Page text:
Armenia and Turkey: A Door Opens, Slowly
Armenia and Turkey: A Door Opens, Slowly
Op-Ed / Europe & Central Asia 3 minutes

Armenia and Turkey: A Door Opens, Slowly

These two old enemies should not get sidetracked as they look for a way to come to terms.

After nearly a century of conflict and animosity, Turkey and Armenia are now close to a breakthrough. An agreement on the table would establish diplomatic relations, open the border, and set up a bilateral commission that will include an element to address the traumatic history of the two peoples. This is a historic opportunity for normalization that the leaders of both countries should seize.

The stalemated Armenia-Azerbaijan conflict over Nagorno-Karabakh may yet impede progress, a situation that both sides should do their best to avoid. Plans to establish diplomatic relations between Turkey and Armenia have already been on hold since 1993, when ethnic Armenian forces captured most of the Armenian-majority enclave of Azerbaijan and advanced into a large surrounding area of Azerbaijan. To show solidarity with its ethnic and linguistic cousins in Baku, Ankara closed a railway line that was then the only transport link between Turkey and Armenia. Ever since, Ankara’s condition for improving bilateral relations has been based on Armenian troop withdrawals from occupied territory in Azerbaijan.

Baku is nervous this condition may be lifted and says it may respond by restricting Turkey’s participation in the expansion of Azerbaijani energy exports and selling natural gas to Russia instead. But Azerbaijan ought to reconsider its position: bilateral détente between Turkey and Armenia could ease Yerevan's fears of encirclement and help Baku recover its lost territory better than this current stalemate, from which nobody has gained anything for the past 16 years.

On its side, Armenia should be aware that, even if Turkey compromises by delinking the opening of the border from Nagorno-Karabakh withdrawals, any further normalization will be unsustainable if there is no progress in its disputes with Azerbaijan. Armenia and Azerbaijan should in any case adopt the Organization for Security and Cooperation in Europe Minsk Group’s basic principles for settlement of the Nagorno-Karabakh conflict, which include the eventual withdrawal of Armenian forces from territories ringing Nagorno-Karabakh, the return of residents displaced during the fighting, and a referendum to determine the enclave’s status.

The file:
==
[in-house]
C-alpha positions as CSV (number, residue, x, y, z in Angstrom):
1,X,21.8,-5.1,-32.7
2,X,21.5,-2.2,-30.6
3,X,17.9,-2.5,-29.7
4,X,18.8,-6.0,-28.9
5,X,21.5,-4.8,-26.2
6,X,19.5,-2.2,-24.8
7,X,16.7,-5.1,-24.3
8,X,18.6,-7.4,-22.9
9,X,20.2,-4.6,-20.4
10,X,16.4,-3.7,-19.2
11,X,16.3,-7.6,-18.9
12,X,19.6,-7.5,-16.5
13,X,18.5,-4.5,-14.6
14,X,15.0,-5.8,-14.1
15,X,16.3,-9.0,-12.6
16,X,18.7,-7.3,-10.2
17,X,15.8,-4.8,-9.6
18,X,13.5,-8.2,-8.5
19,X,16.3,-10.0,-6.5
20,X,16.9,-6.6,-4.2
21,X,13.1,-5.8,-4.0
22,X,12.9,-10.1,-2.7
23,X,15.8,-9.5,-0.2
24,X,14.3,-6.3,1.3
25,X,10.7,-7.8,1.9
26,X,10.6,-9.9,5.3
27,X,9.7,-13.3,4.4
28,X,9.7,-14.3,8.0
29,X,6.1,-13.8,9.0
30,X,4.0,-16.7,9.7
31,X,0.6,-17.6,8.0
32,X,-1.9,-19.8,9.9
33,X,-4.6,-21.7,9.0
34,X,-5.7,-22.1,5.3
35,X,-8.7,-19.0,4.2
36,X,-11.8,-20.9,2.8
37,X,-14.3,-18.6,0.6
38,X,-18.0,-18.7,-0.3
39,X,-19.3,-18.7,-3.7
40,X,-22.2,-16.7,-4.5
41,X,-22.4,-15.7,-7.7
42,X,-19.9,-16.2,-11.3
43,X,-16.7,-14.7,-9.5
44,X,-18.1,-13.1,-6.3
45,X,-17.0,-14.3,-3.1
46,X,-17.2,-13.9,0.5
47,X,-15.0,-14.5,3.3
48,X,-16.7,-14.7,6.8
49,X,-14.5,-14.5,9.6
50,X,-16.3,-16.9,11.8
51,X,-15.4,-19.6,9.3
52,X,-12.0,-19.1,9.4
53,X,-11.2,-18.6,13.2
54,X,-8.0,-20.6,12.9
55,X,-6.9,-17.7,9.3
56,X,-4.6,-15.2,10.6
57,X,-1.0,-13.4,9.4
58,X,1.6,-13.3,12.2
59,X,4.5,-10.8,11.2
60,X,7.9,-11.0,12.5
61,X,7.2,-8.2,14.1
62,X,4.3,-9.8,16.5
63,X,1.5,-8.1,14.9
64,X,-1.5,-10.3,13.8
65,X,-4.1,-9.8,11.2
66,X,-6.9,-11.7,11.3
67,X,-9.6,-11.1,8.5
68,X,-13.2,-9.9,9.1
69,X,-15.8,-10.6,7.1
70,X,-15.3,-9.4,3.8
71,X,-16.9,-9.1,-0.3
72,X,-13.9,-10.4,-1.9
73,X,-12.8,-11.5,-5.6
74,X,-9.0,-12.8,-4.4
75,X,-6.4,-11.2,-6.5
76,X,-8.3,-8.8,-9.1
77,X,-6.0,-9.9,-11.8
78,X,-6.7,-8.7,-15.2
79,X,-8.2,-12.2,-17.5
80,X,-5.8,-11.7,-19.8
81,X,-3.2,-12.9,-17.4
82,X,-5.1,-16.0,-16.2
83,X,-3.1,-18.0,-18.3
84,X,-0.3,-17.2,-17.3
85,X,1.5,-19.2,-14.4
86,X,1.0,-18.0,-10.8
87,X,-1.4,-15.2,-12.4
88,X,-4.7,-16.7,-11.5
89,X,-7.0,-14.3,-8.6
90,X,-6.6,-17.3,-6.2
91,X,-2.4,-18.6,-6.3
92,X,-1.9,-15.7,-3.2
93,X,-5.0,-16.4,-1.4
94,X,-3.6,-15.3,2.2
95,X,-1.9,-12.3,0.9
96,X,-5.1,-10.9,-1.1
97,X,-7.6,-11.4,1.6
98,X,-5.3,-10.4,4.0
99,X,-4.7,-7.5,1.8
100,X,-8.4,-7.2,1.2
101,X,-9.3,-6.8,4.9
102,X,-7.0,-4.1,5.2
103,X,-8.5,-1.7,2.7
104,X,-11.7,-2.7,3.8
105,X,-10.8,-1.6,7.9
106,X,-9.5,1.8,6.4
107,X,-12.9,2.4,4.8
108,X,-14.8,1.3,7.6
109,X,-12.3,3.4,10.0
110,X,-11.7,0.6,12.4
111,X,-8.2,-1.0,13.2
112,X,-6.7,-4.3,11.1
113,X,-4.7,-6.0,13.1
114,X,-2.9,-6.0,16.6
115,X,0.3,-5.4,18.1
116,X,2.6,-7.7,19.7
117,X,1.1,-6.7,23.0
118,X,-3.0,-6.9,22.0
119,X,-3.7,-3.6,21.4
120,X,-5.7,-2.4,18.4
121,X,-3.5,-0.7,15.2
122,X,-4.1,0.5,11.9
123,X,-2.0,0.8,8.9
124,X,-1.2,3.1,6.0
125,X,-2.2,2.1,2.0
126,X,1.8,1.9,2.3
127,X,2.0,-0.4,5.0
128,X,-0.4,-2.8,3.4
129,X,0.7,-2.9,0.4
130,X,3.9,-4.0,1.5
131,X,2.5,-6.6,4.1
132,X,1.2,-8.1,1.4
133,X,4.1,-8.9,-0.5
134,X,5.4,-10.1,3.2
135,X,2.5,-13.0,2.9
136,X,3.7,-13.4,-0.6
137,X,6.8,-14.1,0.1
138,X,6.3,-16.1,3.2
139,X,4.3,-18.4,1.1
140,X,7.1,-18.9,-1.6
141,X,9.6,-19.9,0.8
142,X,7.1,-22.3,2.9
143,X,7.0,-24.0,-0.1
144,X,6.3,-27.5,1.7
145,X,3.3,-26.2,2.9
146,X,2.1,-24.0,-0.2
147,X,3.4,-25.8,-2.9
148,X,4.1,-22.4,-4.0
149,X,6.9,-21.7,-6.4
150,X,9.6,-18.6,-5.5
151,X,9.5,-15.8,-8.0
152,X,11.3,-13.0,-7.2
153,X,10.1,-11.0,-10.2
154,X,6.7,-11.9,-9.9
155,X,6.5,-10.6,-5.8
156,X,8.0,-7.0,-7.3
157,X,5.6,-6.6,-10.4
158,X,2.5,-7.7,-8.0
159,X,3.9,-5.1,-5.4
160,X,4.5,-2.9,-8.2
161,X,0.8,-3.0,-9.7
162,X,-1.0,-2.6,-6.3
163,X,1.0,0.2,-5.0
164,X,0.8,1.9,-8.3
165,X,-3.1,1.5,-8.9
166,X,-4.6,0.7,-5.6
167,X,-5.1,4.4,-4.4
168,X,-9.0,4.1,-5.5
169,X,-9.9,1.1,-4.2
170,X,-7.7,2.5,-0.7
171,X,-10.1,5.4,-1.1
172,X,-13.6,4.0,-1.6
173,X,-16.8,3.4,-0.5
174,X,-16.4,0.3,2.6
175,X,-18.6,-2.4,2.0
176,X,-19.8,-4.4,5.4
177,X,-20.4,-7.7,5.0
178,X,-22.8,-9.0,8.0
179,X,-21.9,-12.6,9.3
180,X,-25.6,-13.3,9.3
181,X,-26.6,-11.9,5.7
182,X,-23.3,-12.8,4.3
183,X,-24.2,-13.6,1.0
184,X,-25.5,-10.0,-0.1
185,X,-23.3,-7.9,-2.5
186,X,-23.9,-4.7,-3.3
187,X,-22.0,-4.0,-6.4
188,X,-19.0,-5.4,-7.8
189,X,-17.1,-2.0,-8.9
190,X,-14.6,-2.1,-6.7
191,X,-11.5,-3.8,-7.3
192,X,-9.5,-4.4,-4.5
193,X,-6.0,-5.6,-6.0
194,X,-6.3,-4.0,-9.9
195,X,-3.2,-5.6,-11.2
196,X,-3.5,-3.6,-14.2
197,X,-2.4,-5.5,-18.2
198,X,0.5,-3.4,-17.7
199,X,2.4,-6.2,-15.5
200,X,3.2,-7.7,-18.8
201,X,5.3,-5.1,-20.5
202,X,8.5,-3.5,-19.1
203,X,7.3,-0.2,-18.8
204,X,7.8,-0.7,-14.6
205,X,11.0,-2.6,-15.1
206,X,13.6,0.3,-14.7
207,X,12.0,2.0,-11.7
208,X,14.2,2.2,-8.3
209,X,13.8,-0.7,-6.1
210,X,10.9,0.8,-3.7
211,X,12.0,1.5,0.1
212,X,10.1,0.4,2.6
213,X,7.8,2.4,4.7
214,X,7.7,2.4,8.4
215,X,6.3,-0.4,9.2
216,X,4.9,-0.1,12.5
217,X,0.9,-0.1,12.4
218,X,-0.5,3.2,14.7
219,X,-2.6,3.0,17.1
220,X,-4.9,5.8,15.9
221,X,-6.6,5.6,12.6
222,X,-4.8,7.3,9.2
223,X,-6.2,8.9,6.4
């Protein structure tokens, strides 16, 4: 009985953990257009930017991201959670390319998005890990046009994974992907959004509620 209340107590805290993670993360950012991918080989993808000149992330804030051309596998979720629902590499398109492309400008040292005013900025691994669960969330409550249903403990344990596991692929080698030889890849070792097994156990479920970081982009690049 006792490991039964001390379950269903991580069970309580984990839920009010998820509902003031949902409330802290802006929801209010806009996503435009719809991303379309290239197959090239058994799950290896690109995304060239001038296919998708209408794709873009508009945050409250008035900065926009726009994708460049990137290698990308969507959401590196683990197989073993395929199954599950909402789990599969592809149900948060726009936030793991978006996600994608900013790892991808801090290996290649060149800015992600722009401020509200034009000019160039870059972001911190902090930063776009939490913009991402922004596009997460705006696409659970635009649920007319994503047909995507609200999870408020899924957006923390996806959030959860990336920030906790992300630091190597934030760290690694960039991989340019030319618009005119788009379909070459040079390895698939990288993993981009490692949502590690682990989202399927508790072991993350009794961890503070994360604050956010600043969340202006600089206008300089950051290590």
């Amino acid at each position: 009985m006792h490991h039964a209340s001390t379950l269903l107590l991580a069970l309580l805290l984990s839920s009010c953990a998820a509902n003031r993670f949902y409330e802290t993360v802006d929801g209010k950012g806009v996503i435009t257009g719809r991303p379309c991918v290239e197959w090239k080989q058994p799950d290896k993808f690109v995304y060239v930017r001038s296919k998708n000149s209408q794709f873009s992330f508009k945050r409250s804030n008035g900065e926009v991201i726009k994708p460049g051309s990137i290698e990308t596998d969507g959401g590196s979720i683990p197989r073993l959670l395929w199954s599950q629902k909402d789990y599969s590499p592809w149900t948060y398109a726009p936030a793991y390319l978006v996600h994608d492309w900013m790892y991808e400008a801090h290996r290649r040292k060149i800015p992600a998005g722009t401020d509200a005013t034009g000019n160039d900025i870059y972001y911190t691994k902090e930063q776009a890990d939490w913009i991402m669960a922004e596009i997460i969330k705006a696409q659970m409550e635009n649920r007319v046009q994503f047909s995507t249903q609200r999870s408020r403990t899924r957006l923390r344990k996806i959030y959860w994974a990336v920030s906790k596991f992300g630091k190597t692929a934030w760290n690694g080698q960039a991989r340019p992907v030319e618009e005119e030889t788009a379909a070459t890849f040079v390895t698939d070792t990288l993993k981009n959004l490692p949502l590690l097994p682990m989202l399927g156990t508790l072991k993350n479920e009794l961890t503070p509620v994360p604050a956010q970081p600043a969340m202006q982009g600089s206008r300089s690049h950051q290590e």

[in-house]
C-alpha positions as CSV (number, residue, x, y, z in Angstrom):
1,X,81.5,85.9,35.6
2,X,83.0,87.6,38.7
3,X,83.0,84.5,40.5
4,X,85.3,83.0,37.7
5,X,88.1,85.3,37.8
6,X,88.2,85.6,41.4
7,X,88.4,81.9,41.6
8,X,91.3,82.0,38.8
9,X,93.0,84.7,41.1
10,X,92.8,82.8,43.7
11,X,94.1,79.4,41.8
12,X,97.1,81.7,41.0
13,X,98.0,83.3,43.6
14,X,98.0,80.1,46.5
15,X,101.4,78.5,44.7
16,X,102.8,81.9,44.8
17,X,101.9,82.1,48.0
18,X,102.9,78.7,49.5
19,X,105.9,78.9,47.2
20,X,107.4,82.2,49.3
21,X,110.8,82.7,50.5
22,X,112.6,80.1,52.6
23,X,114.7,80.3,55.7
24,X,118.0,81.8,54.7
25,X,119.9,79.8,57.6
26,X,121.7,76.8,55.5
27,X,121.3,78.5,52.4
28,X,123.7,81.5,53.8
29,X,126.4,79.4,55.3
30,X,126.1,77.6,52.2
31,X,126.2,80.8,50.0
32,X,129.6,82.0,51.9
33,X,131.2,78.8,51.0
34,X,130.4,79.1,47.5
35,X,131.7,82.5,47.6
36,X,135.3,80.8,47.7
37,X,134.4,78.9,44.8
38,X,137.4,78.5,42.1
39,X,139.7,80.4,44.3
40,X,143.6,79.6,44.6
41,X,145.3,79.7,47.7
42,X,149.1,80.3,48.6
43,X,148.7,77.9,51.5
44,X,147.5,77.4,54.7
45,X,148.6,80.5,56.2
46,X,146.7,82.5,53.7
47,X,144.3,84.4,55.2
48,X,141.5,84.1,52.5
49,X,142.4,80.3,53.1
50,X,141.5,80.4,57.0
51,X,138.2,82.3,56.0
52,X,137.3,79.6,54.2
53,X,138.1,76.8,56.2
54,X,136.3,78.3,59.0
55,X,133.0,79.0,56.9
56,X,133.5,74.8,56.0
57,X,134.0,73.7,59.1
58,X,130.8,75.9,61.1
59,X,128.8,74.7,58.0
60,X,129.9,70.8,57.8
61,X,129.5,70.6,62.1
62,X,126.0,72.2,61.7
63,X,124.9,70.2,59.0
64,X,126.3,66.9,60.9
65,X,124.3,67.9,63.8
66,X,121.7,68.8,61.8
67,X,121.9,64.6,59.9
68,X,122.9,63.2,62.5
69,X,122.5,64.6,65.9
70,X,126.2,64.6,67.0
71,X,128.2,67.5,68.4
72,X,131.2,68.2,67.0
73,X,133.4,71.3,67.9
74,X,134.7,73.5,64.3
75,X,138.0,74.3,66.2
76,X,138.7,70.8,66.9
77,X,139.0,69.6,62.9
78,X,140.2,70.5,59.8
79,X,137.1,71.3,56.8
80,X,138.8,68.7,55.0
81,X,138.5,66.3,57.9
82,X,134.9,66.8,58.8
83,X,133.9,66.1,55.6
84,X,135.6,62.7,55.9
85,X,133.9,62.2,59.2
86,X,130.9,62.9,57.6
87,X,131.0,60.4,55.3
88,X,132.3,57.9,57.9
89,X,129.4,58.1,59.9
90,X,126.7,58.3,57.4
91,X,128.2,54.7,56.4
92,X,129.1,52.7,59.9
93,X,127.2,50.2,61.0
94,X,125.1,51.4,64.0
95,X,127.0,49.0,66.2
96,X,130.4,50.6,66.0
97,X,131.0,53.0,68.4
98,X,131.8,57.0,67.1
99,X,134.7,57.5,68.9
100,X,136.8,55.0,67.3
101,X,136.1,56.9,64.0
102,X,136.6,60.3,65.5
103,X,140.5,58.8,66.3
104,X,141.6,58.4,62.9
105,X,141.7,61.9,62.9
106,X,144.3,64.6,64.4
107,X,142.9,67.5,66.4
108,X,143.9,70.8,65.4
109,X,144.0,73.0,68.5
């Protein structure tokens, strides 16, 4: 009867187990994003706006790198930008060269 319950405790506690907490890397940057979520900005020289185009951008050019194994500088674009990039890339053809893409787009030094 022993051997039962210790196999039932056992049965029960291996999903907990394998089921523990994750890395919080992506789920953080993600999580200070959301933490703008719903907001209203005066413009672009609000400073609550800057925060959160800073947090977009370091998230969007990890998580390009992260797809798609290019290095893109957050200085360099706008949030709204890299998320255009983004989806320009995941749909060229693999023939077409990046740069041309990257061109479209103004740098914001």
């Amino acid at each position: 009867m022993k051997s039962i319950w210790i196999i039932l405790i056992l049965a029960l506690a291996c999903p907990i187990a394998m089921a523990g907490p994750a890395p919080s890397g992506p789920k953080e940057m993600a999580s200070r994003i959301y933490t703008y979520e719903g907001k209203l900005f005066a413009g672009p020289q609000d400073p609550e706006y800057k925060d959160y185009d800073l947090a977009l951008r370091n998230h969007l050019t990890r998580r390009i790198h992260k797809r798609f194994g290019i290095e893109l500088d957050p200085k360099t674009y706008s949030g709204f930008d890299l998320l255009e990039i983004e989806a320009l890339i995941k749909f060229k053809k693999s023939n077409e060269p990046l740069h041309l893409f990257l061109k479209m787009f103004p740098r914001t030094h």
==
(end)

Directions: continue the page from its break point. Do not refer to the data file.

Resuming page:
A positive trend in Turkey-Armenia relations, including a firm and public Armenian acceptance of Turkey's territorial integrity, will also do much to encourage Turkey to be more open in its approach to the politicized debate over whether to call destruction of much of the Ottoman Armenian population in 1915 a genocide, as more than 20 countries have already done.

Decades of Turkish denial of Ottoman large-scale massacres and forced displacement of Armenians has changed in the past decade thanks to the efforts of Turkey's intellectual elite. Continuing to prepare public opinion for truth and reconciliation is important. Universities in Turkey and Armenia should be encouraged to pursue broader research, preferably with third-party scholars, to agree on a common set of facts and archival resources. Both sides again should modernize history books and remove all prejudice from them.

This will help build on the progressively intense official dialogue, vigorous activity in civil society, and evolution in public opinion that have already transformed the Turkey-Armenia relationship. Turks’ and Armenians’ once uncompromising, bipolar views of history are significantly converging, showing that the deep traumas can be healed. This advance in bilateral relations demonstrates that a desire for reconciliation can overcome old enmities and closed borders. New trends are also apparent among the Armenian diaspora, where hardliners dominate the narrative, and the process has the support of outside powers such as the United States, the European Union, and Russia.

For Turkey, there are many other benefits to opening the Armenian border. Eastern Turkish towns are looking forward to trading directly with Armenian counterparts, and to welcoming a new generation of Armenian tourists to the many Armenian heritage sites in eastern Turkey. Turkey's image in Europe will improve and give it better arguments when it comes to the painful issue of genocide recognition resolutions in the United States and elsewhere. For Armenia, the benefits are considerable as well. Its railroads and electricity networks will have profitable new partners, trade routes will become less vulnerable, and, strategically, Yerevan will have to worry less about a threat from Turkey.

Despite its risks and possible pitfalls, the prospects for normalization of Turkish-Armenian relations are better than they have been for decades. Most importantly, both sides see the advantages of this process. If borders are opened and trade restarts, all will gain – chiefly Armenia and Turkey but potentially Azerbaijan as well – in terms of economic strength and national security. For healthy progress on overcoming historic divisions, the focus needs to be on joint work in the present and the future.

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